NSW – The Business of Upselling Segregation As Inclusion

By Catia Malaquias

Queensland recently adopted a new inclusive education policy based on General Comment No. 4 (the Right to Inclusive Education), issued in August 2016 by the United Nations to clarify the obligations of signatory countries (like Australia) in relation to the education of students with disability.   General Comment No. 4 – the guidance document for Article 24 of the United Nations Convention on the Rights of Persons with Disabilities (CRPD) which, together with that Article, represents the most authoritative global statement on the right to inclusive education – states:

Segregation occurs when the education of students with disabilities is provided in separate environments designed or used to respond to a particular or various impairments, in isolation from students without disabilities.” [para 11]

Significantly, UN General Comment No. 4, and the new Queensland inclusive education policy based upon it, recognise that the placement of students with disabilities in schools, units or classrooms separate from their same-age non-disabled peers is “segregation” and not “inclusion”.

On the other hand, earlier this year Australia’s most populous State, New South Wales, making no mention of General Comment No. 4, indicated only luke-warm support for the idea that students with disability should be educated in an inclusive mainstream setting while committing to increasing segregated classrooms in NSW schools, the majority to be within mainstream schools. Rather, against the human-rights position and evidence-based research, the NSW Government preferred the voices of the incumbent stake-holders and vested interests in adopting a policy-setting geared to accelerating investment in segregated classes and settings.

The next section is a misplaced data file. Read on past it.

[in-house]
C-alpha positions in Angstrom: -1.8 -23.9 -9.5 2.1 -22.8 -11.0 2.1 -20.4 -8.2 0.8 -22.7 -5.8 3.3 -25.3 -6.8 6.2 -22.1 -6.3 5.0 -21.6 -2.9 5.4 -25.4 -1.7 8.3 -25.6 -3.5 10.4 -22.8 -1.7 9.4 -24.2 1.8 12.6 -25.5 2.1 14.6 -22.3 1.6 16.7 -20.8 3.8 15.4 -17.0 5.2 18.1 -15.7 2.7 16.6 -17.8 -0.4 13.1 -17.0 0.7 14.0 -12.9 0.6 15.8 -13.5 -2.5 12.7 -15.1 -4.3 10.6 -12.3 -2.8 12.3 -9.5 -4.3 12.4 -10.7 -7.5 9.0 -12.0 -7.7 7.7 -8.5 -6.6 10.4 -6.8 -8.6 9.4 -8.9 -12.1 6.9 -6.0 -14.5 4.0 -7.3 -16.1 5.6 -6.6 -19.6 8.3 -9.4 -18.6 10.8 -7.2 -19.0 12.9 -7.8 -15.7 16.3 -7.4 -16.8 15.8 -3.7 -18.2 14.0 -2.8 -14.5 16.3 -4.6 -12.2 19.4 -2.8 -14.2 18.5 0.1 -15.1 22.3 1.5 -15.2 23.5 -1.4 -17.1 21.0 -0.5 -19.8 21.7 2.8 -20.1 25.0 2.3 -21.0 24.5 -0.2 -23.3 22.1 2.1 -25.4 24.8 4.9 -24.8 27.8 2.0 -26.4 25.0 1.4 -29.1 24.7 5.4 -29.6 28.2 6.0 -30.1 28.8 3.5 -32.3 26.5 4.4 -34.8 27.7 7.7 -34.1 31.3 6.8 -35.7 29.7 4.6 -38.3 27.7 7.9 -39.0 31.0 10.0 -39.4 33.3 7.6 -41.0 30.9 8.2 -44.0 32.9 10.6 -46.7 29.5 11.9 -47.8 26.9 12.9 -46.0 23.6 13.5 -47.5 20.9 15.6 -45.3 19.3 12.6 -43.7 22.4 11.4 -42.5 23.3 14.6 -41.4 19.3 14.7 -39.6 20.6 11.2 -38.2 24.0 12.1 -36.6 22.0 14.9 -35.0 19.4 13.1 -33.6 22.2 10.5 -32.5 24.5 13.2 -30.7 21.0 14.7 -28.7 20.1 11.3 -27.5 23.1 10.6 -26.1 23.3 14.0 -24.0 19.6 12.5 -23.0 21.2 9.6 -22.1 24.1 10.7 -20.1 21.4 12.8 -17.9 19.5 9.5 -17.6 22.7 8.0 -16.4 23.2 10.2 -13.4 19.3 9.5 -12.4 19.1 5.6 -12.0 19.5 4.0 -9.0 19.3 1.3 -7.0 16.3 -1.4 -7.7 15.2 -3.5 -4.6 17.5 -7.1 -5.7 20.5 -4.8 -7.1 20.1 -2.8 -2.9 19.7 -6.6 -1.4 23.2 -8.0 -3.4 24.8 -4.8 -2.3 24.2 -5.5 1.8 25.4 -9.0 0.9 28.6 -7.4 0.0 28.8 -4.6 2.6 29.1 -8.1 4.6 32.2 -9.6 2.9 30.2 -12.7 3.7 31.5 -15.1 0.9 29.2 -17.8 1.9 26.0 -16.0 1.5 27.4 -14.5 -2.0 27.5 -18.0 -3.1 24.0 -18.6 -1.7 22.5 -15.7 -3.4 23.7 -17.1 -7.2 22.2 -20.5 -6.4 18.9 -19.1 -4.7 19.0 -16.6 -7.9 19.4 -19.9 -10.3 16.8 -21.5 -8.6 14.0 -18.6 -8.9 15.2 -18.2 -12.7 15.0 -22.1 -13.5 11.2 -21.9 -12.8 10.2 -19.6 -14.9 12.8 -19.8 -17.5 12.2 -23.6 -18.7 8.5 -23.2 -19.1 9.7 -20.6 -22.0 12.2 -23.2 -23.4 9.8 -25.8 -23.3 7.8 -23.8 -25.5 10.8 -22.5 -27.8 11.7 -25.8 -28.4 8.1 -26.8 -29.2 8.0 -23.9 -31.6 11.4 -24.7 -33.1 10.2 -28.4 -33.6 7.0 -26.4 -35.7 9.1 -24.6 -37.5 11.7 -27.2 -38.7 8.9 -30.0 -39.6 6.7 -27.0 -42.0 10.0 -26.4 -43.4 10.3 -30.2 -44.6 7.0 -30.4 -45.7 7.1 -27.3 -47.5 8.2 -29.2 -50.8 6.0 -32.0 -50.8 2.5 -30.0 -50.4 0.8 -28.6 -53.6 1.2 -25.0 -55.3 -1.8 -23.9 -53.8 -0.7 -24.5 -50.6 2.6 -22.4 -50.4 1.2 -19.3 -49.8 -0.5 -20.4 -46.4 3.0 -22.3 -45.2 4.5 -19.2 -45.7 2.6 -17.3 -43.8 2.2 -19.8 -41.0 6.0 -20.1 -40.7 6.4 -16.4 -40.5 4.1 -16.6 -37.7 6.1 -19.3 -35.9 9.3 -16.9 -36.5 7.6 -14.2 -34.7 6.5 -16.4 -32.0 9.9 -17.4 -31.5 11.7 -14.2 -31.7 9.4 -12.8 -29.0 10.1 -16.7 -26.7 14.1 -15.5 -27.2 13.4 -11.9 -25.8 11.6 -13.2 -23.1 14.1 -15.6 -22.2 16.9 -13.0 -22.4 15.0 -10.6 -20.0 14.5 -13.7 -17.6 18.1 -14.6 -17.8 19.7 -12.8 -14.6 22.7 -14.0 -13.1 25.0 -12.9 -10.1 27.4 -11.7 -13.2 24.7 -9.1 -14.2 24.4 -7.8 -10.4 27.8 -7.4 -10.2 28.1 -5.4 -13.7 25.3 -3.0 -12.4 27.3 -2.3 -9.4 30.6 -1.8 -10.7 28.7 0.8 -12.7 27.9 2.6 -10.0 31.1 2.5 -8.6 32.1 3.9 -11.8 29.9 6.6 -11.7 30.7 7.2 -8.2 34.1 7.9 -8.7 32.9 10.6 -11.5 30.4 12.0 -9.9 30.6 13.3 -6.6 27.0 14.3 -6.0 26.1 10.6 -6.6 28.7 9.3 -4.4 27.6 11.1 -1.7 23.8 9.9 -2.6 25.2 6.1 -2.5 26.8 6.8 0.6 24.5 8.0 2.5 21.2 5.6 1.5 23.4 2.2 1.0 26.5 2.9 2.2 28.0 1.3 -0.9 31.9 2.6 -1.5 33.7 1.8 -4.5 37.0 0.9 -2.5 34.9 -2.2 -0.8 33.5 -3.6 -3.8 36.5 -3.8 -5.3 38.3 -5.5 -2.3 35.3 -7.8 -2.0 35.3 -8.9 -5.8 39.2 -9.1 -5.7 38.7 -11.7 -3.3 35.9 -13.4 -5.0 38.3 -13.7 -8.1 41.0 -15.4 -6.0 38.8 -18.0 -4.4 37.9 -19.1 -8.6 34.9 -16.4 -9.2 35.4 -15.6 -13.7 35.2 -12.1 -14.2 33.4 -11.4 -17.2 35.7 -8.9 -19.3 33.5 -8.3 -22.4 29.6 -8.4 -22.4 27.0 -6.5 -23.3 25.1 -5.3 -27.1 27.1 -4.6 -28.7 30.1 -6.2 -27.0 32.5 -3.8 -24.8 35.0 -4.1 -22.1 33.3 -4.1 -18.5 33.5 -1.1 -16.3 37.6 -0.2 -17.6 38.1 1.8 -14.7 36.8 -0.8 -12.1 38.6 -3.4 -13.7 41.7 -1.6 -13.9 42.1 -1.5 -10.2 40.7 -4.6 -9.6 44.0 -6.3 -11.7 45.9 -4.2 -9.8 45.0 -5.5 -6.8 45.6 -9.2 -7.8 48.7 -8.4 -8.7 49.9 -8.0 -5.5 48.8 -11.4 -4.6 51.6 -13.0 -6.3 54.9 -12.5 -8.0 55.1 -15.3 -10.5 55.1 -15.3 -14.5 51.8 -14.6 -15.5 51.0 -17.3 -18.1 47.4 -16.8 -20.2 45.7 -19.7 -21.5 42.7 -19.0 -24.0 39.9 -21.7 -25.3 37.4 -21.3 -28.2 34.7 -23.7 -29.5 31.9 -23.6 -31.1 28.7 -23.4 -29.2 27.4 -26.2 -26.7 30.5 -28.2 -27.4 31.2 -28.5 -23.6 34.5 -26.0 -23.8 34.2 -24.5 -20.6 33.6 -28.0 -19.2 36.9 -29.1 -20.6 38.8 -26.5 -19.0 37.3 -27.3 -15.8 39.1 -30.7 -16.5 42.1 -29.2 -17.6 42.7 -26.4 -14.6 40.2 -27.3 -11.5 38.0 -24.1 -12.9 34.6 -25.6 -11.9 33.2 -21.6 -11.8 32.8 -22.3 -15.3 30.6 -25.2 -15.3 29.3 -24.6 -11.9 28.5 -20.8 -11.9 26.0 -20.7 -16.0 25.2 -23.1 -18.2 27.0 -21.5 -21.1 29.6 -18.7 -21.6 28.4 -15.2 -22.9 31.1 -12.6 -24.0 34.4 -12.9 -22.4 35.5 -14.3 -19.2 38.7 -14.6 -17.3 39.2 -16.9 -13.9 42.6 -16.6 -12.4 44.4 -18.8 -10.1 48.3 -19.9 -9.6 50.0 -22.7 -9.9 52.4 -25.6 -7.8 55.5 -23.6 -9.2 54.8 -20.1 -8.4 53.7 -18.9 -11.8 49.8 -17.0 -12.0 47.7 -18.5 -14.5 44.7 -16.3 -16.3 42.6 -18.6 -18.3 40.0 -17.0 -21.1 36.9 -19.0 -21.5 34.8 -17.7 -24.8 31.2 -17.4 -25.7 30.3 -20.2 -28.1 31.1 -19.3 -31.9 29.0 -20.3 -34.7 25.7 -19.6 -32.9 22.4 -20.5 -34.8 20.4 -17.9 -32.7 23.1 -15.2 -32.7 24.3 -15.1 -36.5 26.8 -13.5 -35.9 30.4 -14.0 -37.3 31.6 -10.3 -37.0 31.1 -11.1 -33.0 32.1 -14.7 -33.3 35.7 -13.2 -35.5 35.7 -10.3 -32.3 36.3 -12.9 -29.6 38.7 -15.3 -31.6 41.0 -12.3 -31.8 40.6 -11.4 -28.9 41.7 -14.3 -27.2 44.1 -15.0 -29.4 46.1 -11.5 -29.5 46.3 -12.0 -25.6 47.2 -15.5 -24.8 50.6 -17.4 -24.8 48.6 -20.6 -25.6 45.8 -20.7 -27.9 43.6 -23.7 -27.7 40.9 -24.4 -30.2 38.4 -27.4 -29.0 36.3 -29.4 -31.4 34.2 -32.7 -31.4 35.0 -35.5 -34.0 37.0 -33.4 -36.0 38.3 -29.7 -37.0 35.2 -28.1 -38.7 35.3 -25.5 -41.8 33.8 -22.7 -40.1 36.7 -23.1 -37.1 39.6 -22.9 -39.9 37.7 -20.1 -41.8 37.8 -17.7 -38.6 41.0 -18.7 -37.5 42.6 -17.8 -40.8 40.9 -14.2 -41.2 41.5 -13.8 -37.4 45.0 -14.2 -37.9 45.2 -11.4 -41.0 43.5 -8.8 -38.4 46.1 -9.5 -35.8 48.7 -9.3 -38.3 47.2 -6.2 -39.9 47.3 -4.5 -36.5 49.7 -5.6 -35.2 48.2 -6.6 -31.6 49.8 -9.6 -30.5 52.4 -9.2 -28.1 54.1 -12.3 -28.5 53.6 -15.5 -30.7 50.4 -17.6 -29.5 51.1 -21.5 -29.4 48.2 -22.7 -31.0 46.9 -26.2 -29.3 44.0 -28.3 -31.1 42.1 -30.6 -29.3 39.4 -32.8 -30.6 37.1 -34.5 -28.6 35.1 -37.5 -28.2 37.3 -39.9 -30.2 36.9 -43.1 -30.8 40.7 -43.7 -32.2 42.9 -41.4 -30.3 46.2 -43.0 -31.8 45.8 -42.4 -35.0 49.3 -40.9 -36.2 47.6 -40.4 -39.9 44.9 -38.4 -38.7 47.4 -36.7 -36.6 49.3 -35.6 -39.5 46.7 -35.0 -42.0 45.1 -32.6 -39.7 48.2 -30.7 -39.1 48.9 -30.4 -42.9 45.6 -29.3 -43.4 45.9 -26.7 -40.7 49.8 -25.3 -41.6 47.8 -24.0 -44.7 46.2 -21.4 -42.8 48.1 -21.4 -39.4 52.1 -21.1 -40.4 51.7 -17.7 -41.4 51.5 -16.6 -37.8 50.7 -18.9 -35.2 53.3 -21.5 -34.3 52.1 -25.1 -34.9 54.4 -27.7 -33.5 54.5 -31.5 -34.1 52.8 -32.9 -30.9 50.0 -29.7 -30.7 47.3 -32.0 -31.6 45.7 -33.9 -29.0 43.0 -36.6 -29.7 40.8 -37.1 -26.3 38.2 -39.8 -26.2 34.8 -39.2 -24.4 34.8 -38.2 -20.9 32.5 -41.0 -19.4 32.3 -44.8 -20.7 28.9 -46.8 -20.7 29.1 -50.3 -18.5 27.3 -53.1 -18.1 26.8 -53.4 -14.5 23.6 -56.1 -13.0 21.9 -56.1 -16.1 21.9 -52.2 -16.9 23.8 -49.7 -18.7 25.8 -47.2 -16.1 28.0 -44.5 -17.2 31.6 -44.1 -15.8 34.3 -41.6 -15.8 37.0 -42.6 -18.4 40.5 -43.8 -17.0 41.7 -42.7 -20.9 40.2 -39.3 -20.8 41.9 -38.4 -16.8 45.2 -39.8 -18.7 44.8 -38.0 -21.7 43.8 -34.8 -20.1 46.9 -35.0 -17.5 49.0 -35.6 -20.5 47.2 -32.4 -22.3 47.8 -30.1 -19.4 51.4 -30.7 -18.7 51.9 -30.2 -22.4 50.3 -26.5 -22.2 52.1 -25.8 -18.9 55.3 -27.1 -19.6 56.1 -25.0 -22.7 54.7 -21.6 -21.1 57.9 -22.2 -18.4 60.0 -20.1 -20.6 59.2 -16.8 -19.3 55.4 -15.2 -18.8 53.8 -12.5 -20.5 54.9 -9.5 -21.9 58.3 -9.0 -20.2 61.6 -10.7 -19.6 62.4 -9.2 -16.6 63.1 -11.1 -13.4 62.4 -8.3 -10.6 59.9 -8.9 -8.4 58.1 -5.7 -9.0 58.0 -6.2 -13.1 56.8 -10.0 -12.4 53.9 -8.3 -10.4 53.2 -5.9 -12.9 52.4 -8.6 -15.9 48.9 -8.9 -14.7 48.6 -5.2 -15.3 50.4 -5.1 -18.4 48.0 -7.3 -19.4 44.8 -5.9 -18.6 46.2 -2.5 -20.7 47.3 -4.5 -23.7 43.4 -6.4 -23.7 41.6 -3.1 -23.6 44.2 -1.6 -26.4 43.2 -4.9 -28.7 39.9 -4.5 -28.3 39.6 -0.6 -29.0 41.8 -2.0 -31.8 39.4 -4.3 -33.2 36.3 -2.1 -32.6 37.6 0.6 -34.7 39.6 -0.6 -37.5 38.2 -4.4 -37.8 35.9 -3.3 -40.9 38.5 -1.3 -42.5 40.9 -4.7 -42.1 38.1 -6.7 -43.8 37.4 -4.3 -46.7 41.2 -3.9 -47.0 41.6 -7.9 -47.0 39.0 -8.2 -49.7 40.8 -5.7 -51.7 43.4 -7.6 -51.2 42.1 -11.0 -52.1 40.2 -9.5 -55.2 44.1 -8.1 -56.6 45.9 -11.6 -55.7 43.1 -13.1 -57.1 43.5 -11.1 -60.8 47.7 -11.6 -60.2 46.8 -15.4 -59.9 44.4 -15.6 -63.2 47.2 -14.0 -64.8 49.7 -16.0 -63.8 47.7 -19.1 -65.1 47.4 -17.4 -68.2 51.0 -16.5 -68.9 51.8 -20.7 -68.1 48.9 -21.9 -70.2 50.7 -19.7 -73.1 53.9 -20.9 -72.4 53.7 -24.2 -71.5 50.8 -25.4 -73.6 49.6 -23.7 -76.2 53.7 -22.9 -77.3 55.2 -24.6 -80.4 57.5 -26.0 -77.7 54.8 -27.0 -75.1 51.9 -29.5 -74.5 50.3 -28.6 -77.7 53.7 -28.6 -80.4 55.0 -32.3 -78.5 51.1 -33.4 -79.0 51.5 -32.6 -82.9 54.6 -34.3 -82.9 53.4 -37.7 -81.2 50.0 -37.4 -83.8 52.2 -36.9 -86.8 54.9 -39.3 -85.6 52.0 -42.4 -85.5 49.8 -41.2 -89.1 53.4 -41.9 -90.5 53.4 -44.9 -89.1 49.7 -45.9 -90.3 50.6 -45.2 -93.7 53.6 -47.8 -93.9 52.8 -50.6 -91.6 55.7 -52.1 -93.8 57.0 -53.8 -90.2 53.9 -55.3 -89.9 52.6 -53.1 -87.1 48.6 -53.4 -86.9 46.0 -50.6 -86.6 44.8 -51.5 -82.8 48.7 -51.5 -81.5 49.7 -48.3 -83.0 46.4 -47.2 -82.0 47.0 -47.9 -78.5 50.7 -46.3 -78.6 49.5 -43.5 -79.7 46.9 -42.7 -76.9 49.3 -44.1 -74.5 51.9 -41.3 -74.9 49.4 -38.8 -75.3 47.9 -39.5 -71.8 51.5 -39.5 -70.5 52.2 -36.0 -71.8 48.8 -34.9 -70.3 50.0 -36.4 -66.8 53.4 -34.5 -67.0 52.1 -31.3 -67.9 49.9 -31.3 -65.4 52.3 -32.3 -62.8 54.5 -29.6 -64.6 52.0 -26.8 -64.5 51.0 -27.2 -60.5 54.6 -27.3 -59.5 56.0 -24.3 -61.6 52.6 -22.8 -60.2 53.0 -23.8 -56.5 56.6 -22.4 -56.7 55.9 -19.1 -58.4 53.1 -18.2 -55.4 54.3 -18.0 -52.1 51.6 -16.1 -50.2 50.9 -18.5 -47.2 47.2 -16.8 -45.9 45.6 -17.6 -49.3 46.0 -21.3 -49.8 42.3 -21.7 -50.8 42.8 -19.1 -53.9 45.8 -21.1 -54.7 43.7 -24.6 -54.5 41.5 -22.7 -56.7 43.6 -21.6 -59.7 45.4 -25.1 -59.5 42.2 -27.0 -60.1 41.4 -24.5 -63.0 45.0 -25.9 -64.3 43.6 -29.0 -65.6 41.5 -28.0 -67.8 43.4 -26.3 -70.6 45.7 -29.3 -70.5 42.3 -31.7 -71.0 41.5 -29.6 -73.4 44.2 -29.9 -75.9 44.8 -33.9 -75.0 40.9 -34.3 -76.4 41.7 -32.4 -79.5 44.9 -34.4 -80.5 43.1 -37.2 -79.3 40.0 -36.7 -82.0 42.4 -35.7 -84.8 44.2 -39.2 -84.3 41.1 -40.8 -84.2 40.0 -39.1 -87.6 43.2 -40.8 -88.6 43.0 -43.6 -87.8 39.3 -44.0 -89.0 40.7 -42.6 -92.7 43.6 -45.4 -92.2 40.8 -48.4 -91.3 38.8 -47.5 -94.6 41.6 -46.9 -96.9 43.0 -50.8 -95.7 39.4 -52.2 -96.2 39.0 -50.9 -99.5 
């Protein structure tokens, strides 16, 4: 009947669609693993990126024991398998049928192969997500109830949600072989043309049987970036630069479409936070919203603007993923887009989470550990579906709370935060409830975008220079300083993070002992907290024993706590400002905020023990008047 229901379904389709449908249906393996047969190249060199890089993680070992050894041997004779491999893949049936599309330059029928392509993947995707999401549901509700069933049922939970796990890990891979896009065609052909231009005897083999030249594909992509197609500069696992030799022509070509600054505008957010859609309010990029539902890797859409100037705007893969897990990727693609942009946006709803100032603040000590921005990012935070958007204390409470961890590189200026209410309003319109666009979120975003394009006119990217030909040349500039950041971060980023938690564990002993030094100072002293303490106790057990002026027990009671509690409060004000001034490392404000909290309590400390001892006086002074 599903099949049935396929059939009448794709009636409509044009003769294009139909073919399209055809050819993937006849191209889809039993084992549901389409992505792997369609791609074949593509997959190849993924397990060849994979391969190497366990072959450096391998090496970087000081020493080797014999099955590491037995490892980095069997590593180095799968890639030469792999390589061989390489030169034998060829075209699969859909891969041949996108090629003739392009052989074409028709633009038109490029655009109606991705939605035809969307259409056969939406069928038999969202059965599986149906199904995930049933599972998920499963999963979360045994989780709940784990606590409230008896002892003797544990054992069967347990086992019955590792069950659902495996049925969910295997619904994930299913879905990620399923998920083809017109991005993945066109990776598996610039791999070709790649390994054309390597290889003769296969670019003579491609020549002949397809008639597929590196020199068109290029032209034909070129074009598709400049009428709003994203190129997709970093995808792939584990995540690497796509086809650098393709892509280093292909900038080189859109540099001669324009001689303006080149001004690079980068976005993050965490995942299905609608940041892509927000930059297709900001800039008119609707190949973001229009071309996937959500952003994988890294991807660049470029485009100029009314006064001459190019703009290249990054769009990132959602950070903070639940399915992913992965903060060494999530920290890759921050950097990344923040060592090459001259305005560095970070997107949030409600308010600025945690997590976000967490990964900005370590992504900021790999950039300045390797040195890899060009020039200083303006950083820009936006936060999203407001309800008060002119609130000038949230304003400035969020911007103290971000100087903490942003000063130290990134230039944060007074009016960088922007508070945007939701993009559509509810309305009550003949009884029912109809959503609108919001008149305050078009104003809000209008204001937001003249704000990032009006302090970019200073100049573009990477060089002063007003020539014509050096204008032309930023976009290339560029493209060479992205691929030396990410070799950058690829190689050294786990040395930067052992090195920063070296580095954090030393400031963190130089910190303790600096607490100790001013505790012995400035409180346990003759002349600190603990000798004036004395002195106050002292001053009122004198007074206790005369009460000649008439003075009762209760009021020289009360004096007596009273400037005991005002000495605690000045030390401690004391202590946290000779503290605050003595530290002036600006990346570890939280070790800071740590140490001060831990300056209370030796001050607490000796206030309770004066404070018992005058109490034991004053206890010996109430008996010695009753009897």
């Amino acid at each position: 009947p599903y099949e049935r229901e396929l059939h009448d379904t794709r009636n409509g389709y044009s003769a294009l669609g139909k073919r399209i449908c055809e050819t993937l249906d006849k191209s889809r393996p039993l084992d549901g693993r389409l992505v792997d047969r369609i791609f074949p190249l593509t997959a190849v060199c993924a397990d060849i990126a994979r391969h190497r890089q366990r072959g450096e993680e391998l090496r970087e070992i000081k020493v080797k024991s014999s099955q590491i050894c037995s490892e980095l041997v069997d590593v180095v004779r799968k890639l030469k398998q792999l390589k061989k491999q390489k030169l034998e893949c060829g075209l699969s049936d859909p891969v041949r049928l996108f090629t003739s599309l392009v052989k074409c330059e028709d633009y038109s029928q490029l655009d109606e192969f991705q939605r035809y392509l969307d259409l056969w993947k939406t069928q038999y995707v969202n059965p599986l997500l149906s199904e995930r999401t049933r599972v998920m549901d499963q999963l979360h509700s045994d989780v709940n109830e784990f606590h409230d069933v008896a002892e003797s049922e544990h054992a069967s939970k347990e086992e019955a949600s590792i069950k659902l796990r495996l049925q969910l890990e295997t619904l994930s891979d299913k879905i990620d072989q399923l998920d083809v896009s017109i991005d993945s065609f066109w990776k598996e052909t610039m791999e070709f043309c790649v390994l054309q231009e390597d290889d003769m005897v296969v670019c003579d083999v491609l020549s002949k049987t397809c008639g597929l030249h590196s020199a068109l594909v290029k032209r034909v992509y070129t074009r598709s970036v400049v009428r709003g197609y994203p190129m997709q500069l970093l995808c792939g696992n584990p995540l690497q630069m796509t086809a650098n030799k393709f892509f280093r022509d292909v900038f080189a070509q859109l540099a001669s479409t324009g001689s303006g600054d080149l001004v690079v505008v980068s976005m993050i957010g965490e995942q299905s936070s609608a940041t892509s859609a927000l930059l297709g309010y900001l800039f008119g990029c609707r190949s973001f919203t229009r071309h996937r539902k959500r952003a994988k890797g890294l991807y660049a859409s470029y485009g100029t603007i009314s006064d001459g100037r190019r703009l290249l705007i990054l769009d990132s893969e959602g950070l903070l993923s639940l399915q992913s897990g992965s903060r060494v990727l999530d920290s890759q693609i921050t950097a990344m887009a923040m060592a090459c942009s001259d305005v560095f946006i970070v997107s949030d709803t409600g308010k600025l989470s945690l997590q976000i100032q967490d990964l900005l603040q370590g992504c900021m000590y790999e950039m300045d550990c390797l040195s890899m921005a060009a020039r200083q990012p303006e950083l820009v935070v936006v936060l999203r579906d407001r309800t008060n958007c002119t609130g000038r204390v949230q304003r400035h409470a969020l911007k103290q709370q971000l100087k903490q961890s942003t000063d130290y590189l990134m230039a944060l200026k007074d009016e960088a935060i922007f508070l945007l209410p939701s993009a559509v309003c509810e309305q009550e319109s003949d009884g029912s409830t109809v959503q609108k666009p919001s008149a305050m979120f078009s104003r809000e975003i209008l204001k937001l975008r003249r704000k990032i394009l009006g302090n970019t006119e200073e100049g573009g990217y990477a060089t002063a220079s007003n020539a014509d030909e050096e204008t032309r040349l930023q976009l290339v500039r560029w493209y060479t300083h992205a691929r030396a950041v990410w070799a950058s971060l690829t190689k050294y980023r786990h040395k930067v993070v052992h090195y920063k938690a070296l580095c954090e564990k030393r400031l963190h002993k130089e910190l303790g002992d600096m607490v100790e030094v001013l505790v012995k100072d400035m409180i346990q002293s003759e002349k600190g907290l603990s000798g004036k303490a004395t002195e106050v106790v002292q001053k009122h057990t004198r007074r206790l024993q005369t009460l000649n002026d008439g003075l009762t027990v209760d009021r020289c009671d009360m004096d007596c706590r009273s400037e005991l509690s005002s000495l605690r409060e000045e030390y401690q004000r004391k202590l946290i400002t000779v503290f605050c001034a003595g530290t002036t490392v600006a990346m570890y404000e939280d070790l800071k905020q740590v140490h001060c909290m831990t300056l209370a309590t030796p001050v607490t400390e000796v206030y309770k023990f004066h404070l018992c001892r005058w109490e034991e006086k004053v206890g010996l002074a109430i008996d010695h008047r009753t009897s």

In delegating its responsibilities to deliver inclusive education to the status of a decision for parents (again against the human rights position that it is in fact the right of the child), NSW did at least recognise the need for the decision to be made with full information:

“Enrolment [as to setting] should primarily be a matter of well-informed parental choice.”

Unfortunately, and not unexpectedly, the misrepresentation by NSW of segregated education as being “inclusive” has tainted its delivery of information to parents, staff within its education system and the community generally.  In announcing a new special school for Queanbeyan, the NSW Government did little to address the evidence of academic, social and independence limitations of receiving a segregated education:

“Local families with children who need specialised support will benefit from an educational environment that assists student’s individual learning requirements.

The new facility will provide students with a top-quality learning environment, allowing them to grow, learn and have fun while getting a first-class education.”

The distorted use  of “inclusion” in NSW is starkly reflected in a presentation currently being aimed at principals, school leaders and teachers entitled “Inclusion, Getting it Right” which is being presented next month by a dedicated behaviour-management school – a completely segregated setting for the purposes of General Comment No. 4 and the right to inclusive education.

The legacy of capital investment in segregated school infrastructure is not short-term.  The implications for students with disability of NSW’s use of the notion of “inclusive education” to effectively priorities segregation – in essence a misappropriation of the term that does not accord with the internationally recognised meaning – will also be long-term.

[Cover photo © Michal Parzuch]

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